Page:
var groovyMovie:GroovyMovie = new GroovyMovie();
addChild(groovyMovie);
groovyMovie.addEventListener(Event.EXIT_FRAME, checkCompletion);
 
function checkCompletion(e:Event = null):void
{
         var clip:MovieClip = MovieClip(e.target);
 
	 switch(clip.currentLabel)
         {
                case "finishedJumping":
                     doSomethingAfterFinishingJumping();
                     break;
                case "finishedGyrating":
                     doSomethingAfterFinishingGyrating();
                     break;
                default:
                     break;
         }
}

Putting code on the timeline is dirty and bad. Occasionally, i’ll throw in some timeline events (gotoAndPlay(), stop(), etc) but that’s the extent of it. Except in this situation. In this sitaution, if it helps speed things up, i’ll advocate slipping in a dispatchEvent() action on the timeline.

On the salient frame of GroovyMovie:

dispatchEvent(new Event("finishedGyrating"));

And here’s our modified code from elsewhere:

var groovyMovie:GroovyMovie = new GroovyMovie();
addChild(groovyMovie);
groovyMovie.addEventListener("finishedGyrating", doSomethingAfterFinishingGyrating);

No more messy switch statement and – maybe the eggheads can confirm or deny this – i think the code may speed up, because you’re no longer checking that conditional statement every frame. (i’ve never cottoned on to the inner workings of the virtual machine, so if i’m wrong about that, feel free to nerdspank me.)

i’ve been a baaaaad programmer, and i deserve to be punished.

Cheat #3: Positioning Markers on the Stage

One of the most difficult things about AS3 for me, a visual person, is that i suddenly have to lay visual elements like buttons and text fields out in code, instead of on the stage. You get a lot more control over your elements when you manipulate them with code only, and some stuff just downright doesn’t work unless you work solely with code.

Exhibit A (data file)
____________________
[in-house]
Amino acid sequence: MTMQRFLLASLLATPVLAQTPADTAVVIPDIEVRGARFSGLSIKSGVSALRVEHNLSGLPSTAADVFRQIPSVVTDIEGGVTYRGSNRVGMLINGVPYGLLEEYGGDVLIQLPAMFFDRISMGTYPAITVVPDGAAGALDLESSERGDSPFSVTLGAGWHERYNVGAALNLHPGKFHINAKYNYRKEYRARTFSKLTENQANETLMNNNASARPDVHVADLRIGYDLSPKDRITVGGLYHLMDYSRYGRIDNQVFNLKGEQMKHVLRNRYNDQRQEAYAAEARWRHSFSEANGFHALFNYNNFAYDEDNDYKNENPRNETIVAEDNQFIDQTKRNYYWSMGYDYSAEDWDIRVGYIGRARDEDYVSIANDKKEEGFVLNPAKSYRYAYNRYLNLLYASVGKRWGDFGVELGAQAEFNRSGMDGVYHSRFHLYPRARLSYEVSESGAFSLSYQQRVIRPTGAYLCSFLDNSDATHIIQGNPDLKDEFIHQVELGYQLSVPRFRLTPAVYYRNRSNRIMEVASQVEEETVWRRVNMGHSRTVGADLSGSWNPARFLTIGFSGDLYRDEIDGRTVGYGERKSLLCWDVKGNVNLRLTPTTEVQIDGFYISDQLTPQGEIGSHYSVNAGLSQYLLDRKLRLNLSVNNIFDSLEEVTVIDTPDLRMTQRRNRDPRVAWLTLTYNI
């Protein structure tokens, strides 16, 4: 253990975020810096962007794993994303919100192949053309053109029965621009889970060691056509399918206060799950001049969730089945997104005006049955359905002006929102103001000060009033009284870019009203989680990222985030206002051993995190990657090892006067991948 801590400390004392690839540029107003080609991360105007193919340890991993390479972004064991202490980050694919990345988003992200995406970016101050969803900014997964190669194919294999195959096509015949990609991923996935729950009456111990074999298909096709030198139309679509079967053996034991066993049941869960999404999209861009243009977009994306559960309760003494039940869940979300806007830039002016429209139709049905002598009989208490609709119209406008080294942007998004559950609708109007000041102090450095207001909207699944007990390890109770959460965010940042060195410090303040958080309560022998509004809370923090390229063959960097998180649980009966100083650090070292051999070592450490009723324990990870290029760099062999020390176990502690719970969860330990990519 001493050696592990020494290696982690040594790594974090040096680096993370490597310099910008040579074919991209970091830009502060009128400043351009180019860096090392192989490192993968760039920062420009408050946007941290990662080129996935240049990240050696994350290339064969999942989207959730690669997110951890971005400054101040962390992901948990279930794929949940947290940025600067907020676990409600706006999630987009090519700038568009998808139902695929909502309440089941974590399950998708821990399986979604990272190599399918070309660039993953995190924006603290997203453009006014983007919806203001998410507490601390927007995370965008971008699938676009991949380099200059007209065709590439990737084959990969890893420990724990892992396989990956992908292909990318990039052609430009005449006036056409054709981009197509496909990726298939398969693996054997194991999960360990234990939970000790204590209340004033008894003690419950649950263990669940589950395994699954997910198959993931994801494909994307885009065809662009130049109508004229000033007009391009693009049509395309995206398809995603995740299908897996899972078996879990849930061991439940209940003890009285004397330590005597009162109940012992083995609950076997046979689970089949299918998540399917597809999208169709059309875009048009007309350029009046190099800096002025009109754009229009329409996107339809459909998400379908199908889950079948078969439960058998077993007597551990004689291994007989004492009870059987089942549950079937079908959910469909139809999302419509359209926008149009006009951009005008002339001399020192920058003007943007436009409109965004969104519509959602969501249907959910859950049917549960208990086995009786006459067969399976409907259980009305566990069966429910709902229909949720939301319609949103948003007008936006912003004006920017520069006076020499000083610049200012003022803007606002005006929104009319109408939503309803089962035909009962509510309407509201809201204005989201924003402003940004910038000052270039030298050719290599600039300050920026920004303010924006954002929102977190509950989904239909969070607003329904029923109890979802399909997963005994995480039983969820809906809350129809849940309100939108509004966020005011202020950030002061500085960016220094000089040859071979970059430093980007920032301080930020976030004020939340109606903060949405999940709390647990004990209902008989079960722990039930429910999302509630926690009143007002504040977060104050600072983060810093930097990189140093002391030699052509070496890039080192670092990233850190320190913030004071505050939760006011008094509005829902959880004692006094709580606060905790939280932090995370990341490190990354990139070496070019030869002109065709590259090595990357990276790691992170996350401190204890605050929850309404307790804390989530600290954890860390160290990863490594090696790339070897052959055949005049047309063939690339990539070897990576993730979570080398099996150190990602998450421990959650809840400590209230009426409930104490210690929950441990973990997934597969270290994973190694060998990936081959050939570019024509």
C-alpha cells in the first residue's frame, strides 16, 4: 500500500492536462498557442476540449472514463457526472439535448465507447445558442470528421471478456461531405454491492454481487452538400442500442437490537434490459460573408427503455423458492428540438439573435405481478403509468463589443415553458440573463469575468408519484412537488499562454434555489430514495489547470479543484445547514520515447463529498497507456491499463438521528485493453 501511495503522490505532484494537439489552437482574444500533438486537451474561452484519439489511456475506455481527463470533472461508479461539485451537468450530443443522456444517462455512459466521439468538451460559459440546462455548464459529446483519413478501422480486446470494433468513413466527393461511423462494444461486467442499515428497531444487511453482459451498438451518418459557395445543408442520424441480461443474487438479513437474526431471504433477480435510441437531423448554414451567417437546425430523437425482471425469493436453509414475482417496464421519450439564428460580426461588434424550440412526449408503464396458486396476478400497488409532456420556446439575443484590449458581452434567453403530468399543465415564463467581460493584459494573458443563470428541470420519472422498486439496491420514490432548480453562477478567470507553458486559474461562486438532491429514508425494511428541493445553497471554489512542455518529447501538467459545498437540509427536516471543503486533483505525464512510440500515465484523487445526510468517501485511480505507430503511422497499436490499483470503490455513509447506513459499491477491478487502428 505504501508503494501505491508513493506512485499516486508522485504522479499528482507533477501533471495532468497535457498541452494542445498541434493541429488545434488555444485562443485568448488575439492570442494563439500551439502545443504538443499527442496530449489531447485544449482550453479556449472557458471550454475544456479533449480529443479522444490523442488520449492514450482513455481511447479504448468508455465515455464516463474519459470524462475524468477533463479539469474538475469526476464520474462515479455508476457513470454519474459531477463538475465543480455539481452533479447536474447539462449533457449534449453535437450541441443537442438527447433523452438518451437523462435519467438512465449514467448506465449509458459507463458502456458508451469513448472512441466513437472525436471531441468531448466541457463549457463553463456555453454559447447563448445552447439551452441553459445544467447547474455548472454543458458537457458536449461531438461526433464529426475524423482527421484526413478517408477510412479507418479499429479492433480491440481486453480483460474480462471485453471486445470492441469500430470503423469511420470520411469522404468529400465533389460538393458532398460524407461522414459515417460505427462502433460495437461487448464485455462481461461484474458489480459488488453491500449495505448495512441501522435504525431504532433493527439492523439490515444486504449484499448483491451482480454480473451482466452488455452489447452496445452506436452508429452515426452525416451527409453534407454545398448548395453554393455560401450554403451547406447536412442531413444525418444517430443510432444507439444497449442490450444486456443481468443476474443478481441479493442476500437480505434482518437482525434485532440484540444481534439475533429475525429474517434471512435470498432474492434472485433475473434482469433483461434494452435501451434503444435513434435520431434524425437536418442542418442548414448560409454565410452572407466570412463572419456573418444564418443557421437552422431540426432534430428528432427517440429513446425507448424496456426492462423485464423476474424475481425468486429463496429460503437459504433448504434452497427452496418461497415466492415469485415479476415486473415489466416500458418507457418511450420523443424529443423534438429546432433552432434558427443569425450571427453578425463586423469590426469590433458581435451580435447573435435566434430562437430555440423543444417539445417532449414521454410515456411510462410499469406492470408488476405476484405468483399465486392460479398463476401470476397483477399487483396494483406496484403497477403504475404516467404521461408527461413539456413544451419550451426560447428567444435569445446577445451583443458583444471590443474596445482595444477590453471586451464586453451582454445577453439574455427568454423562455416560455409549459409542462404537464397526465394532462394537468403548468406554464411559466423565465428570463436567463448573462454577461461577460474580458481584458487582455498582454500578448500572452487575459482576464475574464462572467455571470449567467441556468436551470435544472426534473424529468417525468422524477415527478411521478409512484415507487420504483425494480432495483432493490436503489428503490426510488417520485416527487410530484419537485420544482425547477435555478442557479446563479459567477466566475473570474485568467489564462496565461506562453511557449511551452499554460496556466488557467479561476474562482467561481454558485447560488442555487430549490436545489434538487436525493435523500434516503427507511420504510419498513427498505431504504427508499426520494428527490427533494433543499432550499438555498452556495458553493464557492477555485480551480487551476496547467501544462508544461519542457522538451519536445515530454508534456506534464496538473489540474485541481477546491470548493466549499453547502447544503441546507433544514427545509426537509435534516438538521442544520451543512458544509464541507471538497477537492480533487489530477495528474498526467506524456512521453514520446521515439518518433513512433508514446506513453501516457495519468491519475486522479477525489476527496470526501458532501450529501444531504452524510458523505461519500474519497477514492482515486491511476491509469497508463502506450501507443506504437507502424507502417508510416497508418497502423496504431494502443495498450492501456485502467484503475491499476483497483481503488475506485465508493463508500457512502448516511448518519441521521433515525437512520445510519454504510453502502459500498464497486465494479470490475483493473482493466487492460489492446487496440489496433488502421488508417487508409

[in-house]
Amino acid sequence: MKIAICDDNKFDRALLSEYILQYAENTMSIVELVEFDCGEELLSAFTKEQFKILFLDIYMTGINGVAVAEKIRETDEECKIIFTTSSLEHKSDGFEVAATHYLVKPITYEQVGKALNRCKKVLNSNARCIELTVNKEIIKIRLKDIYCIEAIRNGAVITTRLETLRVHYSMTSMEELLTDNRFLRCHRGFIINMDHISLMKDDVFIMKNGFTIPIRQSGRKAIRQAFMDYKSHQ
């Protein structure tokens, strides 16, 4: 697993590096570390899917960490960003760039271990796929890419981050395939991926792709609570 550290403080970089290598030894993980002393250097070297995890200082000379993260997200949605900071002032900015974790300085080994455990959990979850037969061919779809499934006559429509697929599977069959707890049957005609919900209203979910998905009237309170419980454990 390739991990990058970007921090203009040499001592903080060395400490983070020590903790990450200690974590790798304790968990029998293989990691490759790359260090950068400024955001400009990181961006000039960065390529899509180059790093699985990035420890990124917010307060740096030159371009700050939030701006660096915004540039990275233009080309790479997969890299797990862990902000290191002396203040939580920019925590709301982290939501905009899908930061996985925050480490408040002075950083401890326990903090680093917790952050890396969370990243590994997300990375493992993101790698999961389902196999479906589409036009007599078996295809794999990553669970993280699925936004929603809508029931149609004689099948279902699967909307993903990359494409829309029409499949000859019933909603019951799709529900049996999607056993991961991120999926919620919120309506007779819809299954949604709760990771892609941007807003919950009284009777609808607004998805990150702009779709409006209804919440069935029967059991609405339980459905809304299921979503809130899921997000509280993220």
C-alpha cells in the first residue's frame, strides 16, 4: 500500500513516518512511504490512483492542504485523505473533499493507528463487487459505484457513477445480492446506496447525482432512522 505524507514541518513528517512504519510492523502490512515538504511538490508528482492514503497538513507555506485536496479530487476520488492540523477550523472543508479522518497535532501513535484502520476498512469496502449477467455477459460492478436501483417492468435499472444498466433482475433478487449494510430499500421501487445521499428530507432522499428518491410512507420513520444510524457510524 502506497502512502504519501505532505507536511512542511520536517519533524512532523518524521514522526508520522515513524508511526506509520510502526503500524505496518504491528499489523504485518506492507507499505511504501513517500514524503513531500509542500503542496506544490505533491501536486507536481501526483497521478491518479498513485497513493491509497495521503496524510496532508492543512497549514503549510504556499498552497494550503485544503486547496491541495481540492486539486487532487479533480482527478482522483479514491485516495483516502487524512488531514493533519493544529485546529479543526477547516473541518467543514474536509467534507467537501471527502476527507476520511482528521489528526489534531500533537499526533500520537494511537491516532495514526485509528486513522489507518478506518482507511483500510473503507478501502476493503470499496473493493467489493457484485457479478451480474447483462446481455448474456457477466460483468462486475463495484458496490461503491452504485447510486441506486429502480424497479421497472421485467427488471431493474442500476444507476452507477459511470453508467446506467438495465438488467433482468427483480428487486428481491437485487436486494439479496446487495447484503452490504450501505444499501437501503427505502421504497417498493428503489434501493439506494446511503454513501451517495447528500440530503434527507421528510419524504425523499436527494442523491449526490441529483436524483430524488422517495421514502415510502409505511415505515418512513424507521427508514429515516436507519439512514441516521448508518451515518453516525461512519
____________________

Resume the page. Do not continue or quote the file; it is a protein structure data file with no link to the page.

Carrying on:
What i can’t stand is not knowing where things are going to end up on the stage. i start by positioning something:

widget.x = 173;
widget.y = 221;

Then i compile. When the code places my element on the stage, i soon see it’s off by a longshot. So i go back to the drawing board:

widget.x = 192;
widget.y = 237;

Compile. Check. Damn – this time, i’ve overshot the mark. i repeat this process – set x/y, compile, check, close swf – until it’s in the right place. And then i do the same with some other element. It’s aggravating.

i’ve found one of the fastest ways to cut through this is to create an empty MovieClip in your library and call it “Empty”. Drag it out to the stage where you want the code-created element to exist. Give it the instance name “marker”, or whatever. Then in your code:

widget.x = marker.x;
widget.y = marker.y;

Nothing up my sleeve …

Give the clip the instance name “marker” and position your elements to it.

Later, if you find out you got it wrong, don’t painstakingly tweak the numbers in code. Just grab the marker instance and drag it somewhere else on the stage. Step 4: profit.

Cheat #4: Stealing Color Effect Data

i hope i’m not the only one, but classes like ColorTransform confuse the heck out of me. ColorTransform takes eight arguments: